ID Word of the Day:

Preiterate

You look like you could use some awesome marketing resources…

To preiterate (prēˈitəˌrāt) like a boss, you first need to forecast your big idea—the one that requires reiteration later in the conversation.

Preiteration
Think of it this way: every time you reiterate a choice nugget of kick-ass information, you are only reactively emphasizing your point. Reiteration only helps you after you’ve introduced your big idea, and, frankly, that’s just not good enough.

If your point is truly revelatory, you’re going to need to start earlier.

Here’s a helpful timeline:

Preiterate big idea———-Introduce big idea———-Reiterate big idea

Using Preiterate in a sentence
“Tom, I’ll get to my plans for your old mail delivery truck in a minute, but first, I’d like to preiterate my love not only of ice cream and popsicles but also listening to the same 30 seconds of music looped repeatedly for hours.”

You may be thinking, “How is it possible to preiterate the big idea before you even introduce the thing?” Good question, doubter. Has anyone ever accused you of hating freedom?

Typical scenarios for which preiteration might come in handy:
You need to provide context for your big idea—a new marketing strategy that uses fireworks to teach children about dental hygiene. So a couple minutes into your overview of the landscape, you preiterate the fact that children with poor dental hygiene have been found to have a shockingly high instance of gun powder burns on their fingers. Are you jumping the gun? Can’t this wait until you explain how your lead researcher stumbled on this correlation.

For the next few minutes, everyone’s going to be stuck on that idea. Why fireworks? What the hell is going on? Finally, when you start explaining the genesis of this very weird correlation (fireworks and teeth), your audience will smile and nod along. Your big idea was met with acceptance almost immediately. Just think how impactful it will be when you reiterate it in five minutes.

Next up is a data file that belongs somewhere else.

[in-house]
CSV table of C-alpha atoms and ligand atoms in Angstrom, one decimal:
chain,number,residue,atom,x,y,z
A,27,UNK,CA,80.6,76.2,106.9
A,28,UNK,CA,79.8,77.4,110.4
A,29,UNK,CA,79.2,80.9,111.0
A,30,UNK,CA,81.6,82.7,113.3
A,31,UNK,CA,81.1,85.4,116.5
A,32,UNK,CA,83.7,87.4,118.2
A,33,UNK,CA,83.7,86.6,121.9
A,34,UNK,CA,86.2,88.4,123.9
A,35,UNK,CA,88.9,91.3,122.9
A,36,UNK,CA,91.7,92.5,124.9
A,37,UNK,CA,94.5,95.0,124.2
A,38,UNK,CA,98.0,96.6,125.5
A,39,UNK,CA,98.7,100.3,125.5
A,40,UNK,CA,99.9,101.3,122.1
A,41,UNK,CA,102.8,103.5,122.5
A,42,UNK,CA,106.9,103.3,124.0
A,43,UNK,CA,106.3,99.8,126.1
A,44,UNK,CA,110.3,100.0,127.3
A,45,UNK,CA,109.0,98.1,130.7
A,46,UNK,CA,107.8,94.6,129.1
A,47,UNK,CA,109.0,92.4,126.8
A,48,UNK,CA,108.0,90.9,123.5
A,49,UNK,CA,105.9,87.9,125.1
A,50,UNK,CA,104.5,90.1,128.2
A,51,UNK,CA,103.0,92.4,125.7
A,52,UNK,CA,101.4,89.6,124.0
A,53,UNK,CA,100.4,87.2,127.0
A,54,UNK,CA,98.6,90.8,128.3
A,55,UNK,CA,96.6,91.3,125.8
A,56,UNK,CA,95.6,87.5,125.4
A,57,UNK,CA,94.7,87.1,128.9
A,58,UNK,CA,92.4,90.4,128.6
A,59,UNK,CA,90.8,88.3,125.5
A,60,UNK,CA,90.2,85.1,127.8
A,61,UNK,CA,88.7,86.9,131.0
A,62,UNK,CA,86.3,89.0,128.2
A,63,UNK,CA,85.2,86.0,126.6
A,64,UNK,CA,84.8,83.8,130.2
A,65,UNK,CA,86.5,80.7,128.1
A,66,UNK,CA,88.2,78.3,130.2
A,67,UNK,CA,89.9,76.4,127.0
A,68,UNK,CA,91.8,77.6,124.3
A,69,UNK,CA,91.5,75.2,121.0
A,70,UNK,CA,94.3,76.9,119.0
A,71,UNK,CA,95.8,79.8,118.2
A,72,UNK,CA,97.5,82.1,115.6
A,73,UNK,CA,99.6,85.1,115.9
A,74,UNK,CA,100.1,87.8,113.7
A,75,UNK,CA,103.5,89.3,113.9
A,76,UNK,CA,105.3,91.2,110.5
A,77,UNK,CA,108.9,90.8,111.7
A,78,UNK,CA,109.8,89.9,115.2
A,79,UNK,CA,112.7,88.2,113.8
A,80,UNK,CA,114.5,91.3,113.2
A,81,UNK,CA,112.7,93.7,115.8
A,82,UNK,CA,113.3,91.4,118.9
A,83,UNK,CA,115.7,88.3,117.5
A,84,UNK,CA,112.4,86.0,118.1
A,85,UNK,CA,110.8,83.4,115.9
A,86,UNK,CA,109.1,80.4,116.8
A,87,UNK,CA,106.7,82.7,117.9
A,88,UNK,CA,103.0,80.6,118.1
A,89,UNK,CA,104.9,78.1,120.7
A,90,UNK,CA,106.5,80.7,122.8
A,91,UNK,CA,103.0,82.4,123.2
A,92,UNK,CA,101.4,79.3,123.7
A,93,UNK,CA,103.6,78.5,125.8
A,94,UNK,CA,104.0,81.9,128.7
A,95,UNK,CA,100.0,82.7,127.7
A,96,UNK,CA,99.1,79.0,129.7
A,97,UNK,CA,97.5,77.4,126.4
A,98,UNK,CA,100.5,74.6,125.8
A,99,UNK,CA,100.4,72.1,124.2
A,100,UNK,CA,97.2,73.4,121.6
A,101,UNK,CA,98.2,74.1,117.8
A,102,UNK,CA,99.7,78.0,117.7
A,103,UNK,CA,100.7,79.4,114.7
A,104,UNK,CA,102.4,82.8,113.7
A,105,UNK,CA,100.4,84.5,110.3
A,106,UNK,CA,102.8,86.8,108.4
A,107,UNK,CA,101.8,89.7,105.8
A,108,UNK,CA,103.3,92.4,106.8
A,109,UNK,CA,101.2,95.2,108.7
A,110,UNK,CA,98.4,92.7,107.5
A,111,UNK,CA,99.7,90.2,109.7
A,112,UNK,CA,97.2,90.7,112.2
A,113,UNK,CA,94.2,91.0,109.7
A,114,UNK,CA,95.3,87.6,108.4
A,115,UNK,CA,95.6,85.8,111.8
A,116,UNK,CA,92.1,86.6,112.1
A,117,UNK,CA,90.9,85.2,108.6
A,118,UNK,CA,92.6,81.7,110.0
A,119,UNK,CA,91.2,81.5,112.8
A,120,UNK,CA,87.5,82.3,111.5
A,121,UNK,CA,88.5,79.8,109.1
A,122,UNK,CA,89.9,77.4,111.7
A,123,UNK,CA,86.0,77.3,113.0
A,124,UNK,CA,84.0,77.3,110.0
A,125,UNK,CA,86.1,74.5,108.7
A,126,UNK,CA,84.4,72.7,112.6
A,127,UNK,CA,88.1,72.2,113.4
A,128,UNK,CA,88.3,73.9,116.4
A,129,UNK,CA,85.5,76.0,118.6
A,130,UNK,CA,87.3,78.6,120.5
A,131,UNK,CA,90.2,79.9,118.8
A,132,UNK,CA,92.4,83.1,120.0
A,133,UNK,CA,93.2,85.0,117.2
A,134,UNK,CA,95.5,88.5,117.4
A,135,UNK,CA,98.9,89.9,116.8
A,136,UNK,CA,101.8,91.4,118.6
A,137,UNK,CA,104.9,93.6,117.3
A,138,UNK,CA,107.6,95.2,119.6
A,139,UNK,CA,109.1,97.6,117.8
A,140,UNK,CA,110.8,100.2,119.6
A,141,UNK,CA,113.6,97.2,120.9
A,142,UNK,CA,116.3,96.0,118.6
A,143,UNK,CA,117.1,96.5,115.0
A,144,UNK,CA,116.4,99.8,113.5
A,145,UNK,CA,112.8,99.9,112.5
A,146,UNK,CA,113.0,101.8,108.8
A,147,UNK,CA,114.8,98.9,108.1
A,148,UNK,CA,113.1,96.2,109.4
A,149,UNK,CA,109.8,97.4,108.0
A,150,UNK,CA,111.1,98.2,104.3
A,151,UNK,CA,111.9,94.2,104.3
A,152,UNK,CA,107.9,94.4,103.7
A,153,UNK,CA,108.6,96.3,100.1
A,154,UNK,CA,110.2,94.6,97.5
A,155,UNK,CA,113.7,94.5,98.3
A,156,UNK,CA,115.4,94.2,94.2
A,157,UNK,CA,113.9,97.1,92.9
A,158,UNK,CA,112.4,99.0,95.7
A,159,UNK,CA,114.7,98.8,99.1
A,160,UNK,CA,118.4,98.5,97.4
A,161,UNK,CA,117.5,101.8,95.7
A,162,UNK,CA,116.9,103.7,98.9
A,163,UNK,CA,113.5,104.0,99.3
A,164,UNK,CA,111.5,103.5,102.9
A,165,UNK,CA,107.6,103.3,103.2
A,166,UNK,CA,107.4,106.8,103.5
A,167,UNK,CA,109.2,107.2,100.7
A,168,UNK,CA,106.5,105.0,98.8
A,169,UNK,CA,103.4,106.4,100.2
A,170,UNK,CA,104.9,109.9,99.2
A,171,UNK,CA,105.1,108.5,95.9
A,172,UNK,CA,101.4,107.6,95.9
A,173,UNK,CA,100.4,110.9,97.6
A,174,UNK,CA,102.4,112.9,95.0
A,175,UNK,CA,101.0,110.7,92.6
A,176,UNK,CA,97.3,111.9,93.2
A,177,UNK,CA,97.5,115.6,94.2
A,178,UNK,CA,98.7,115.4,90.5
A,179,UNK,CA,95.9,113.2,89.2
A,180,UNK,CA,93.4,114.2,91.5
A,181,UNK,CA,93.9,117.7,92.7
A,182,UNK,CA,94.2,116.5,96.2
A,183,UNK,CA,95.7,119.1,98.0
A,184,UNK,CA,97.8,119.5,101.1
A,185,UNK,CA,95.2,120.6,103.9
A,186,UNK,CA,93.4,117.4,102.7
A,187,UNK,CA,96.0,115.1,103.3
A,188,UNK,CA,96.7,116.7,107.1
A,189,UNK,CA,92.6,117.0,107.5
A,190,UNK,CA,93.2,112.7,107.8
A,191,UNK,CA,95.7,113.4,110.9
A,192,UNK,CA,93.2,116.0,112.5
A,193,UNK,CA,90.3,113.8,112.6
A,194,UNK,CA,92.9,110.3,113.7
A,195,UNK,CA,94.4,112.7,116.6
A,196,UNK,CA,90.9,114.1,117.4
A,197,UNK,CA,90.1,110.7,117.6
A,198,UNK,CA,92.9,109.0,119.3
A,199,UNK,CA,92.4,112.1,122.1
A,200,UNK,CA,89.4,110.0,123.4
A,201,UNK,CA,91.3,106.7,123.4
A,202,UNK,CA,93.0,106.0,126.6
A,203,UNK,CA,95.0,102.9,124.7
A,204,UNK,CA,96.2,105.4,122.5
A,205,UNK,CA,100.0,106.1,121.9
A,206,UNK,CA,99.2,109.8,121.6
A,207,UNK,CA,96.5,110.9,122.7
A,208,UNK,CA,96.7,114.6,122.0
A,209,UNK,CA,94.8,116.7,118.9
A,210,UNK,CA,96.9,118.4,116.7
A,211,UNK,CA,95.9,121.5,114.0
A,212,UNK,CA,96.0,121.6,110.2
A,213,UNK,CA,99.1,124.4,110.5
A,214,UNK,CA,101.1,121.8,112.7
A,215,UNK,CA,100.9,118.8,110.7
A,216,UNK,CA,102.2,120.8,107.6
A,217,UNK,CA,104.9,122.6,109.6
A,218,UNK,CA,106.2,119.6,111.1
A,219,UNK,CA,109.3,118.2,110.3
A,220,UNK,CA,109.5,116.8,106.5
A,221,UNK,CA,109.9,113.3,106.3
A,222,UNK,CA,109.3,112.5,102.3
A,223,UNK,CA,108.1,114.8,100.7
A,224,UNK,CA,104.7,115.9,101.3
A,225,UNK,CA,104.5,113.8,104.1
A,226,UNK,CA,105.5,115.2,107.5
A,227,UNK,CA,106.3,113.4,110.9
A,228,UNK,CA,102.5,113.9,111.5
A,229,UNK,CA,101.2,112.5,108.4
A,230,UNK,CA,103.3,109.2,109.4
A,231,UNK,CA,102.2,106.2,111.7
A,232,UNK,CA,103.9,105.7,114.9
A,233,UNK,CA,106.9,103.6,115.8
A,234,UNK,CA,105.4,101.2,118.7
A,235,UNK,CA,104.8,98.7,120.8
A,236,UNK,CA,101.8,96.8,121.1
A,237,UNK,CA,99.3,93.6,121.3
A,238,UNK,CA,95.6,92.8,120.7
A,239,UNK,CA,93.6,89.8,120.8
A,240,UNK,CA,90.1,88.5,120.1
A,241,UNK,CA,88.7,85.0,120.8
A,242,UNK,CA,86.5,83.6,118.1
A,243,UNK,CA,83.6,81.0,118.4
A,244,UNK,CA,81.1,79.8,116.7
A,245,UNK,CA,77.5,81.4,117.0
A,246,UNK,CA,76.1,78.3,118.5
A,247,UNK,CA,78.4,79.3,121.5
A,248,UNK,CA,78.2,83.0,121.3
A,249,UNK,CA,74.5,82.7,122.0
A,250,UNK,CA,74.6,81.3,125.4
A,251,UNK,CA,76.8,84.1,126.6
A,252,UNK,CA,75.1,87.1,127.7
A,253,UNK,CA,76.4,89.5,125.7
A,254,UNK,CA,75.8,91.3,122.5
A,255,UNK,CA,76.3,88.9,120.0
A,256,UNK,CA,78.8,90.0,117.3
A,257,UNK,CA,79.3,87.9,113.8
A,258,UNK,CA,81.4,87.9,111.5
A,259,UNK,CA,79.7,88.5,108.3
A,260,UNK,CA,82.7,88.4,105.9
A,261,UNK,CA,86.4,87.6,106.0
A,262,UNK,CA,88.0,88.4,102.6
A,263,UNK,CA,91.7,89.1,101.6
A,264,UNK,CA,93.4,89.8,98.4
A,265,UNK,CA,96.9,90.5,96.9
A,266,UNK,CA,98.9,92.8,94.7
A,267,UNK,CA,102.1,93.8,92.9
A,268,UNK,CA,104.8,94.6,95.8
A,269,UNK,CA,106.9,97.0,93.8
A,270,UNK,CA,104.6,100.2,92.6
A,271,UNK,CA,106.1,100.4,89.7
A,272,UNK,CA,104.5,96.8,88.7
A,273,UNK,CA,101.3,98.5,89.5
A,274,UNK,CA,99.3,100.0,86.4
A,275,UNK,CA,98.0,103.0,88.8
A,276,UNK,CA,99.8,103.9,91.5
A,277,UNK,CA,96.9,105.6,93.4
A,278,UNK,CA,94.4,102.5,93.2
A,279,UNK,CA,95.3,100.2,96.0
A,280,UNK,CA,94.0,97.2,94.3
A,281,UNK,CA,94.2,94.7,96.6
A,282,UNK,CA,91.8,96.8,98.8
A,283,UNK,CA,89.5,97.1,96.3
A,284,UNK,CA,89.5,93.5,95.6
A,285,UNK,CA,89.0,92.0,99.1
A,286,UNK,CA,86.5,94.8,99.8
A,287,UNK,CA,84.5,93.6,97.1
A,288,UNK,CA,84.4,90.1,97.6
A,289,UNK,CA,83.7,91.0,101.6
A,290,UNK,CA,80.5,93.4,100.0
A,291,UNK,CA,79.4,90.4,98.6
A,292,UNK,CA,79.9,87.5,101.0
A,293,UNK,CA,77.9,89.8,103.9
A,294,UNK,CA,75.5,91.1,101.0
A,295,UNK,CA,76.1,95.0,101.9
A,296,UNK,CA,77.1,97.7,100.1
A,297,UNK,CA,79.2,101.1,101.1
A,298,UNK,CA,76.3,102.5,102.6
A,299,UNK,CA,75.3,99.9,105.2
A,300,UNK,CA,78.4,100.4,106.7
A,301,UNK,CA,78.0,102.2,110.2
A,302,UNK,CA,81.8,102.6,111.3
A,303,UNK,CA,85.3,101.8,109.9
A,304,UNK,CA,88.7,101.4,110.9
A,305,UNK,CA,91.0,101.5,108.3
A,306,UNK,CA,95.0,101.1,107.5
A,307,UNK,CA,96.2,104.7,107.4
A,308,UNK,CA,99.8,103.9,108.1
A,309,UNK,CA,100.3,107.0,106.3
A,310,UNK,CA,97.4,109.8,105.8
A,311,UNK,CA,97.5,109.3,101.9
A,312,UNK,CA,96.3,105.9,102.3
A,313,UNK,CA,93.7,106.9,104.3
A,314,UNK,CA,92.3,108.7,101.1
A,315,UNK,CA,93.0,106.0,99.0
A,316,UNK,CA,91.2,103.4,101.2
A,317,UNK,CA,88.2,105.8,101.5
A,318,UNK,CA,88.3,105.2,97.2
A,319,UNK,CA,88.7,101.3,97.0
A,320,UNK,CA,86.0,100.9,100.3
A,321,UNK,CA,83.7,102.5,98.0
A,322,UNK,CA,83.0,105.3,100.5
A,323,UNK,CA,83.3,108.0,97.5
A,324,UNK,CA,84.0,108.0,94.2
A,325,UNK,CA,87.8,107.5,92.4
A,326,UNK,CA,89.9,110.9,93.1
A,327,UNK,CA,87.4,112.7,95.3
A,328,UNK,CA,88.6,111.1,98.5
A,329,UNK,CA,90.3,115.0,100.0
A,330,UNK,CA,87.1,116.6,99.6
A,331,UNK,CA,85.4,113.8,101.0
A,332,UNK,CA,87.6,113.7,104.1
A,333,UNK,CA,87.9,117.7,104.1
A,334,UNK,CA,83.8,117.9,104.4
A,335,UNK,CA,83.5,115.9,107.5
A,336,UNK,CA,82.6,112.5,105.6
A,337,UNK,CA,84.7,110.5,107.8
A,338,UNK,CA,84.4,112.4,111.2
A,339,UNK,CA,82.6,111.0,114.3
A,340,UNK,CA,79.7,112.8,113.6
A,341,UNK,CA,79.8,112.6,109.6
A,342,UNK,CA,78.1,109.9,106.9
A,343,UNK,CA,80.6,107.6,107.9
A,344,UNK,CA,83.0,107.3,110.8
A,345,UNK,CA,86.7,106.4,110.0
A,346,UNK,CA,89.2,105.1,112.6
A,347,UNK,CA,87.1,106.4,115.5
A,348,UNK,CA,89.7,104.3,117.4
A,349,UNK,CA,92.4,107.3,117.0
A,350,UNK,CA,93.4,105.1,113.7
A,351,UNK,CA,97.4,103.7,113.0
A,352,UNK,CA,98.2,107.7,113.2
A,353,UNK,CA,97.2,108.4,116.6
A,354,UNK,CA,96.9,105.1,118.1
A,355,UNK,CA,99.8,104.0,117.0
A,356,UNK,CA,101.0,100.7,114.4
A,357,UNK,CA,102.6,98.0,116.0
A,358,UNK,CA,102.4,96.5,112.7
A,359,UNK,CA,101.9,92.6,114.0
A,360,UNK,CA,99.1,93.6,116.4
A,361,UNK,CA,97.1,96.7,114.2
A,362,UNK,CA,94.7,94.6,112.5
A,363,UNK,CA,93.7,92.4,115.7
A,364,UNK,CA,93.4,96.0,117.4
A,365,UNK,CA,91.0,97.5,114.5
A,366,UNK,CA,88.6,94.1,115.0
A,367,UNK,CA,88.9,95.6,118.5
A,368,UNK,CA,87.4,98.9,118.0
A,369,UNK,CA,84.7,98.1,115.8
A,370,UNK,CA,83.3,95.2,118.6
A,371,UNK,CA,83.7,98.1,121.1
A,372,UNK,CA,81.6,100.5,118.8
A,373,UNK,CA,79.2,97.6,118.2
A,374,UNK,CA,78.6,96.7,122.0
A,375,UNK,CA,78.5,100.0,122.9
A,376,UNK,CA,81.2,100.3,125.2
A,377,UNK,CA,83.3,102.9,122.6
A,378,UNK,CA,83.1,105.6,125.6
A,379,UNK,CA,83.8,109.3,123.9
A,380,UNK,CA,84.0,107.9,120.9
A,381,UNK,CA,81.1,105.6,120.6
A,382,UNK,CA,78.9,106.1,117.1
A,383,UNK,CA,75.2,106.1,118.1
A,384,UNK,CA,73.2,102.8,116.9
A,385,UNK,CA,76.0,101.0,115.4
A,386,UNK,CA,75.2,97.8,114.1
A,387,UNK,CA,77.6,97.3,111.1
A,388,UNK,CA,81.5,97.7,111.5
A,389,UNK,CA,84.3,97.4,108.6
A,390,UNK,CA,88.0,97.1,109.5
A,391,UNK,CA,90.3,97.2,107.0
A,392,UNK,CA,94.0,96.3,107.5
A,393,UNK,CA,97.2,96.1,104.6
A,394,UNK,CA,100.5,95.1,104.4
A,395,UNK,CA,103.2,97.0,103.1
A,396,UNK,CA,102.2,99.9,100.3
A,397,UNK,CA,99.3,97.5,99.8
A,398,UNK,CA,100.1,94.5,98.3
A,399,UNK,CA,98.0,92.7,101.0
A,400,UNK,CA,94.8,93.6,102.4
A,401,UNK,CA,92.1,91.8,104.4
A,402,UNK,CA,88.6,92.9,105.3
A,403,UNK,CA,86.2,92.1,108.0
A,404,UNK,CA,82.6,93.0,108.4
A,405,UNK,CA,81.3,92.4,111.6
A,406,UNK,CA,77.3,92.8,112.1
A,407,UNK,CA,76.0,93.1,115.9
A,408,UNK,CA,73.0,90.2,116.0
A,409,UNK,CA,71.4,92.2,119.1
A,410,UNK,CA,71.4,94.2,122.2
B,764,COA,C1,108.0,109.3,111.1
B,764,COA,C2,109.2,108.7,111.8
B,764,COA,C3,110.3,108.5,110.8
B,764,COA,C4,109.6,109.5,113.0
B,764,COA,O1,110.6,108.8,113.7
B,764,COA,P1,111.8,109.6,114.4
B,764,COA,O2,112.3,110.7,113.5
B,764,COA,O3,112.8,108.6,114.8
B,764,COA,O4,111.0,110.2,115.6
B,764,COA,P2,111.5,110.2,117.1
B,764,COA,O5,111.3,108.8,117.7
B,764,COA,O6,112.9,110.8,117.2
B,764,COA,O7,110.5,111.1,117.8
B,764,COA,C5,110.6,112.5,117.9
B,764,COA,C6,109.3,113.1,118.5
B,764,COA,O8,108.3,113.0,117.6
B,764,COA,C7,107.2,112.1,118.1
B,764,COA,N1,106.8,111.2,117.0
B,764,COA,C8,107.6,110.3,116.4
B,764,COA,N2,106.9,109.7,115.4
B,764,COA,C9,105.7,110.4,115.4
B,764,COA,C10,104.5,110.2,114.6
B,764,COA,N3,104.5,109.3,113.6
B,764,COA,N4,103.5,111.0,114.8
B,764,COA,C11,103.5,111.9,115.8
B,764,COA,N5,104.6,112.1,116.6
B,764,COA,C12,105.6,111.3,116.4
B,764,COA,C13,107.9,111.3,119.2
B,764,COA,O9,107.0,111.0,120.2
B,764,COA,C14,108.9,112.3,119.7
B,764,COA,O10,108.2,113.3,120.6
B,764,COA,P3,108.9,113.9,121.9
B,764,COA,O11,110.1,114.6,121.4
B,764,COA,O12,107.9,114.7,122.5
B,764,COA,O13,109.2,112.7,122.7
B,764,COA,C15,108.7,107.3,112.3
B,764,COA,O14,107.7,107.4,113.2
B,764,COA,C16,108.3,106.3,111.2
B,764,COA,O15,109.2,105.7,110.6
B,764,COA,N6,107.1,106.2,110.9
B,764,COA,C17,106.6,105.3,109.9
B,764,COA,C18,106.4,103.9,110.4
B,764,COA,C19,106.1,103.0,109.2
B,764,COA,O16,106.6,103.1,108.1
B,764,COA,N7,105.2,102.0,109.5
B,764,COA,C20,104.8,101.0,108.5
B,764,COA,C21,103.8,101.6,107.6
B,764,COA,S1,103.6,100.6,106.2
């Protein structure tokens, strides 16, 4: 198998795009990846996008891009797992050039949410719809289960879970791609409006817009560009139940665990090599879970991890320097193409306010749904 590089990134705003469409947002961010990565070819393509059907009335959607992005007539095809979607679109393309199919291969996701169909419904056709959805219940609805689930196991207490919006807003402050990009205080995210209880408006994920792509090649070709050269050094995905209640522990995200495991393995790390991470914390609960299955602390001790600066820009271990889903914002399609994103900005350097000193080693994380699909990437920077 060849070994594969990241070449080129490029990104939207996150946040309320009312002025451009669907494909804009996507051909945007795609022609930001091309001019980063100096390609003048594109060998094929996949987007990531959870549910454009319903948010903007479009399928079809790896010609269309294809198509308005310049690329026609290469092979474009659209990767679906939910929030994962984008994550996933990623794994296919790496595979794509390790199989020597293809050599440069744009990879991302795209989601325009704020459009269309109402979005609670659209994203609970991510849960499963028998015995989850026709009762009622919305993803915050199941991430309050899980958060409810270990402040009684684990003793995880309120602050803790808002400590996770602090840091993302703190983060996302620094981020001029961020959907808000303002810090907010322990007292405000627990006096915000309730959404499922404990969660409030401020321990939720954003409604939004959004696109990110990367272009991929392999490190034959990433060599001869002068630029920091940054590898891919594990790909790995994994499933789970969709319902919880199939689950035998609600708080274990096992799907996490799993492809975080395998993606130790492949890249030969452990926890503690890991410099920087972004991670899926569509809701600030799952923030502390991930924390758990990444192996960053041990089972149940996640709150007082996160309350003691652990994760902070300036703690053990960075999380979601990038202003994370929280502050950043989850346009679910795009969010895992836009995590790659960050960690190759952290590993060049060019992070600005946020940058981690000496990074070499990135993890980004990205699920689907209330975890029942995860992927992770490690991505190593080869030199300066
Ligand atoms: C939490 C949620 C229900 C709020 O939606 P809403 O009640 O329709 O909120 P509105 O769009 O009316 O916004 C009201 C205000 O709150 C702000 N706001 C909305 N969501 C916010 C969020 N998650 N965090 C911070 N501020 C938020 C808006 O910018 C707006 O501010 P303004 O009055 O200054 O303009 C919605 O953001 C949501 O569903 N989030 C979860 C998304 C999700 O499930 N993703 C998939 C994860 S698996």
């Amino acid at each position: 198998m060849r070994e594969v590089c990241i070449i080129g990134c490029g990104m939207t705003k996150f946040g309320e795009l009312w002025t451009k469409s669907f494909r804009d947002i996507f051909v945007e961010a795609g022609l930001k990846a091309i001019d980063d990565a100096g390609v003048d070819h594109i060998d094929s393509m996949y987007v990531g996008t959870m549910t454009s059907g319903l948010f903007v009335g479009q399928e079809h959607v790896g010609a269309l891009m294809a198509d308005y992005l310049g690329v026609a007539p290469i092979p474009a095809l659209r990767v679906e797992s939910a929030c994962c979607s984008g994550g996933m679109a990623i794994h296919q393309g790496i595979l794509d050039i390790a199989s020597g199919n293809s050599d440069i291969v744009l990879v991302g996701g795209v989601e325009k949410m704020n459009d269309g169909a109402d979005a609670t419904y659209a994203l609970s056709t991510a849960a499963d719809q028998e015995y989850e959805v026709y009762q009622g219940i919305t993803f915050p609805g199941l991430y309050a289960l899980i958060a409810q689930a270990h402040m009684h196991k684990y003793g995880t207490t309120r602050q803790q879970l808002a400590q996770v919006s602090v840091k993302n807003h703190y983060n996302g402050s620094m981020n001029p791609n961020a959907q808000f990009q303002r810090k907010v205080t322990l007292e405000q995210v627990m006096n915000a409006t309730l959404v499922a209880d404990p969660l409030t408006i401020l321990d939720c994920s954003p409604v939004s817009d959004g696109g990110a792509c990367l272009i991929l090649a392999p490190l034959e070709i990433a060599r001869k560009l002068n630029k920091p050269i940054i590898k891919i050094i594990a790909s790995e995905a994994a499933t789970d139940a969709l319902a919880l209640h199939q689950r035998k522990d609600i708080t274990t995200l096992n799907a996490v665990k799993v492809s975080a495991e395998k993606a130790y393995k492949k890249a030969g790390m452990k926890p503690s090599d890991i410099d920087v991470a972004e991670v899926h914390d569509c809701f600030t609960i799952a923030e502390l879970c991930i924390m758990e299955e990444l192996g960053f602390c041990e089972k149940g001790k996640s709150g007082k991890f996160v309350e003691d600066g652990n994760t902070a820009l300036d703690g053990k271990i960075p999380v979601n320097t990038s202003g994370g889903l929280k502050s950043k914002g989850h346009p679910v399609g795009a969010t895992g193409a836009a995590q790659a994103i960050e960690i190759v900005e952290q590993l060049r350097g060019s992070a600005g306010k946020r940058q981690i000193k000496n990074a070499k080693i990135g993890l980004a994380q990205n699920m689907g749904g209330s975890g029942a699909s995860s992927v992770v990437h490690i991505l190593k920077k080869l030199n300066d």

Let me reiterate… about Preiterate
We’re all busy. So why not use everything at our disposal (within reason) to win at life. Most of life hinges on successfully persuading those around us—especially, if you’re a marketer (and/or if you’re a sociopath). Preiterating is simply another tool you can use to achieve that end, or rather, it’s the tool to deploy before you begin to attempt to achieve that end.

Non sequitur Call To Action (or is it?)
Remember the beginning of this rendition of Word of the Day? I mentioned marketing resources. Preiteration in action, baby. Click here.

Final thought
This is important work, but we’re no heroes. Ostensibly, we aren’t creating new words but creating portmanteaus, or combining two existing words to make a compound word. It’s a good first step, a merit-worthy undertaking somewhere between Tracey Morgan’s nearly onomatopoeic creation of Badonkadonk and Samuel Johnson’s A Dictionary of the English Language. No, we’re not heroes. Heroic? Maybe. Heroish? Definitely. I really should have preiterated that.

 

Intelligent Demand

Author Intelligent Demand

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